Musings on Global Maneuvers: North Korea and Tsun Tsu’s “Art of War”
Candor7 ^ | 3/12/2018 | Eastern Blog
Posted on 3/12/2018, 8:59:51 AM by Candor7
I caught this from a blog and thought I should post it here for strategic discussion purposes:
It’s interesting to look at the play between U.S. President Donald Trump and North Korean leader Kim Jong-un in light of the Art of War. At least it is to me, and I’m putting down a few observations here because, while both figures have so much of the setting sun about them, the principles of generalship apply nonetheless, and we as protectors have an opportunity to observe and learn when they are played out so starkly and with such potent potential consequences.
It seems that Kim has been acting out a long-planned and well-considered series of moves in service of a strategy. He has also managed–quite easily–to keep the initiative in his dealings with the Trump administration–from his bomb and missile testing, to his brilliant diplomatic coup during the Olympics, to his bold invitation to an off-balance, isolated and insecure U.S. president.
Kim sees a greatly weakened U.S. whose once formidable foreign policy establishment is in serious disarray and is being ignored. Along with the rest of the world, he has watched U.S. prestige being vandalized and diminished over the past year by Trump and his chaotic band of amateurs ( sic). More specifically, he sees the sidelining and departure of the State Department’s Korea hands, who at least kept him in check ( sic).
Now he ( Kim) is striking at the enemy’s weakest point, its leader, having isolated him and maneuvered him into a reactive posture.
Kim is obviously well-schooled in Sun Tzu’s Art of War and the exercise of real power, whereas Donald Trump is a product of dubious real estate dealing and equally dubious reality TV production–a con man who somehow, accidentally, conned his way into the world’s most powerful position.
Kim has made sure it will be down to himself, his lineage and his well-aligned establishment on one side, and Donald Trump, who admires his adversary and thinks he can deal with him alone, on the other. I’m betting on the guy with the sharper haircut.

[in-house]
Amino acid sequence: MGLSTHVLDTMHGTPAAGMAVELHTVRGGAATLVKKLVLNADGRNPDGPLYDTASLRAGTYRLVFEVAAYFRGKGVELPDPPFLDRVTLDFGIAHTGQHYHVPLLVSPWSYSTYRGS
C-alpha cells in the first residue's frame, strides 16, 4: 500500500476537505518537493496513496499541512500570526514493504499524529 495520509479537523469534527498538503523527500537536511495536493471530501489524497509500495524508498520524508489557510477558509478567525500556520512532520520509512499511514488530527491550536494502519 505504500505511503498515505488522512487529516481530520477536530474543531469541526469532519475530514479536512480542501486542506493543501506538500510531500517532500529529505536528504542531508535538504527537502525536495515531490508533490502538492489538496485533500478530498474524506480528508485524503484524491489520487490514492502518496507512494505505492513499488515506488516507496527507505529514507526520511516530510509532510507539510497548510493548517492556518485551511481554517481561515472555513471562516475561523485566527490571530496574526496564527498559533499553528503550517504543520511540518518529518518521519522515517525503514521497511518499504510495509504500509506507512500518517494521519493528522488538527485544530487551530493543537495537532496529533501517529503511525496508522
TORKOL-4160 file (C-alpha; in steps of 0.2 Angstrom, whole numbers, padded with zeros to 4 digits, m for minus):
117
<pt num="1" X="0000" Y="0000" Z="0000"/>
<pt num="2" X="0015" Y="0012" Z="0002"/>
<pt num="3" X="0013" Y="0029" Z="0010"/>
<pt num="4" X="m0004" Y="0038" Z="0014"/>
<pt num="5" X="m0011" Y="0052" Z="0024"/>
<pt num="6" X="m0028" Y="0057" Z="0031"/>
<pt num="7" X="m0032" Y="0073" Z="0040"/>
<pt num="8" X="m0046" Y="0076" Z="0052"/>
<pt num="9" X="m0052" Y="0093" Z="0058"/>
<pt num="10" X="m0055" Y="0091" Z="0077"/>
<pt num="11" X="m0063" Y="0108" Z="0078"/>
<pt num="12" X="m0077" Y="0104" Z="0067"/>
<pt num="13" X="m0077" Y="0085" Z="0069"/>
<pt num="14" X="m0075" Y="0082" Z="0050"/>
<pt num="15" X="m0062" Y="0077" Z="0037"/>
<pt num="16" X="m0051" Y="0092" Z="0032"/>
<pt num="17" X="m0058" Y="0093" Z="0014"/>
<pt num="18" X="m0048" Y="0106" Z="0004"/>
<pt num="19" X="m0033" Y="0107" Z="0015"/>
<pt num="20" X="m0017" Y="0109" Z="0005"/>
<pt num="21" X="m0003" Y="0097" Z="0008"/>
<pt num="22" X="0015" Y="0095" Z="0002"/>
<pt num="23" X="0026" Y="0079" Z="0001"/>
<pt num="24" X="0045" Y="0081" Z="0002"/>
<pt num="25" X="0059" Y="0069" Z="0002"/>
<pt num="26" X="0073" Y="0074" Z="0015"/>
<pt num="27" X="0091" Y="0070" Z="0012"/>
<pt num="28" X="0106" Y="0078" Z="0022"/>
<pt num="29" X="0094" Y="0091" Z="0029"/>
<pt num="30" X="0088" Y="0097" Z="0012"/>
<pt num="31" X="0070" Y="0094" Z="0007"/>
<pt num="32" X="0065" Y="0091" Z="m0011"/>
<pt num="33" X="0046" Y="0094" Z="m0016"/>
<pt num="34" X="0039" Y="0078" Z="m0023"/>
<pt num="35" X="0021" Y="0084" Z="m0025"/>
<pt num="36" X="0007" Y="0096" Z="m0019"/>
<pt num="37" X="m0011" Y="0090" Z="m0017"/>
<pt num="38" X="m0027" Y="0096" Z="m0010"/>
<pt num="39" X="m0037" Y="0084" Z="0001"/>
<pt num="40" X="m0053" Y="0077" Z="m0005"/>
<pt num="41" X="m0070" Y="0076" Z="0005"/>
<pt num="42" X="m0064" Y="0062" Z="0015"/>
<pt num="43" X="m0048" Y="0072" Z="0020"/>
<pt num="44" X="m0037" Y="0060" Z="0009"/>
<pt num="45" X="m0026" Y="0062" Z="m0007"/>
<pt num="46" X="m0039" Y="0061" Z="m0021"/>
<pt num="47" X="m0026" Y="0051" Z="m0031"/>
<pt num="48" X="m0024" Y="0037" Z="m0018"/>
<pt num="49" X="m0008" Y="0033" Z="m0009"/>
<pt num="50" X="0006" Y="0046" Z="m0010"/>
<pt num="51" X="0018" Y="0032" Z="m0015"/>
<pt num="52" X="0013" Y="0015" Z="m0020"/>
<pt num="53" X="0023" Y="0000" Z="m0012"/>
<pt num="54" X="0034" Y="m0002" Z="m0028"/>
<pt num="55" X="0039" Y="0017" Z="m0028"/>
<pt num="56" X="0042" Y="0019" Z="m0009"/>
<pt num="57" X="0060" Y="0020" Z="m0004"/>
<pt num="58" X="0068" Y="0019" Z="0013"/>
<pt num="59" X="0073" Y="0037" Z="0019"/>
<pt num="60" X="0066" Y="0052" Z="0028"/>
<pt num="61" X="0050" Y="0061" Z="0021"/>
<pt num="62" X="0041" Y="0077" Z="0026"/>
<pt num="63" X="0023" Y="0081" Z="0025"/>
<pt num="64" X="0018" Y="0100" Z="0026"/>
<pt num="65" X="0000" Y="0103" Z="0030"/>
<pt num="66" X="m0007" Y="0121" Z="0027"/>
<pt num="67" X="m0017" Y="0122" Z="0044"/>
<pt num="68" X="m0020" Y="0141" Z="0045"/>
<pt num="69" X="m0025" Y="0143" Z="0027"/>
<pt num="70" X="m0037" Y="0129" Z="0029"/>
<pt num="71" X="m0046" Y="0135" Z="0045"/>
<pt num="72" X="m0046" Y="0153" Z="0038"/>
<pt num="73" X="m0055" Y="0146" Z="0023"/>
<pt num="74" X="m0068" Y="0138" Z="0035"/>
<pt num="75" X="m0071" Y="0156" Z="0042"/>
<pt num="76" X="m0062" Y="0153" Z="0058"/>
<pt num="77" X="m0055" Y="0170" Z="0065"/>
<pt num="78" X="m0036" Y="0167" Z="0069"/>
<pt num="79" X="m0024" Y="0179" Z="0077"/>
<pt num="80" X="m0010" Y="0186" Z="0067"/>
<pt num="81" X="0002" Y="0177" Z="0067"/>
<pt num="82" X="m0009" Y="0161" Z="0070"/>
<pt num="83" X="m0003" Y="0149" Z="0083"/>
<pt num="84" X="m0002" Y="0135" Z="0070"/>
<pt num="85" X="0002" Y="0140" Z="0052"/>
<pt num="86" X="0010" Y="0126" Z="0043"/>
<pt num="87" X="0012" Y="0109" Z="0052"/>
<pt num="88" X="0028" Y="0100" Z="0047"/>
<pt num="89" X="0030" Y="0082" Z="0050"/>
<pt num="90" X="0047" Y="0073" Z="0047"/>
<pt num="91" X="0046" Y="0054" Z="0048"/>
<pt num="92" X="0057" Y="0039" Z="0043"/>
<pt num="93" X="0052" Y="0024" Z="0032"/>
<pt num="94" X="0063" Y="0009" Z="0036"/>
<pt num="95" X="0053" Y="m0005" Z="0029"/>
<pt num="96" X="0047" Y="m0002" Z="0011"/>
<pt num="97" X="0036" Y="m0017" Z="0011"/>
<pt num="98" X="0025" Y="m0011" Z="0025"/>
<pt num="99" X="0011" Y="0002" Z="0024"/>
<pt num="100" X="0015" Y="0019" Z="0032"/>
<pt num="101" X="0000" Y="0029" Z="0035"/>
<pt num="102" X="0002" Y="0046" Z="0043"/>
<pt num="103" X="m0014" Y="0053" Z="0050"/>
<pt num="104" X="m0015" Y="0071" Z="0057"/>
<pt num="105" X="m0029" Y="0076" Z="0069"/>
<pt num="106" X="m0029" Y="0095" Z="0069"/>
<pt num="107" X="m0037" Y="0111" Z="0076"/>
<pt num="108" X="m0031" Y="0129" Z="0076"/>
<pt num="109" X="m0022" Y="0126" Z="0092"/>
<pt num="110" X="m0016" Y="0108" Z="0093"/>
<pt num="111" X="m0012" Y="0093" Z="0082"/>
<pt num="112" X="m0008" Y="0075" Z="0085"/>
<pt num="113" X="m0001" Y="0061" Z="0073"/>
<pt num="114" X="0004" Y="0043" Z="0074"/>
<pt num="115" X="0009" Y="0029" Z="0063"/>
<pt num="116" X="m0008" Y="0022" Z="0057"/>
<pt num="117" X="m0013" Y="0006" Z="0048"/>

I suspect Kim’s goal with Trump is to “take him whole”–not to humiliate or provoke him but to win him over, in order to remove the U.S. as an obstacle to his ultimate aim: the reunification of Korea largely on his terms.
Your’s is an highly accurate assessment. But Kim must maintain an immaculate balance, lest he let slip the dogs of war. The tipping point will likely be in relation to required verification of Kim’s alleged offer of nuclear disarmament. Former U.S. administrations have fallen for the bait of faux friendship and mollification. This may not be so much the case with President Trump, who has two American citizens now imprisoned by Kim, and one who was returned home after torture, ( Otto Warmbier: https://www.telegraph.co.uk/news/2017/09/26/us-student-otto-warmbier-returned-north-korea-blind-deaf-howling/ ) .
I am sure that justice for these imprisoned, tortured individuals will be a preliminary issue and an attempt to incur President Trumps gratitude.
The I-Ching indicates this hexagram:
Watch, listen, study, contemplate, then step lightly but decisively on.
56 – Fifty-Six Lu / The Wanderer
Fire on the Mountain, catastrophic to man, a passing annoyance to the Mountain: The Superior Person waits for wisdom and clarity before exacting Justice, then lets no protest sway him.
Find satisfaction in small gains. To move constantly forward is good fortune to a Wanderer.
SITUATION ANALYSIS: You are a stranger to this situation. It is your attraction to the exotic that has led you here, but you will move on to a new vista when this one has lost its mystique. Because much of this environment is foreign to you, you must exercise only the best judgement. You don’t know the custom here, and it’s too easy to cross a line you don’t know is there. Because you are the foreigner in this setting, you have no history to acquit you.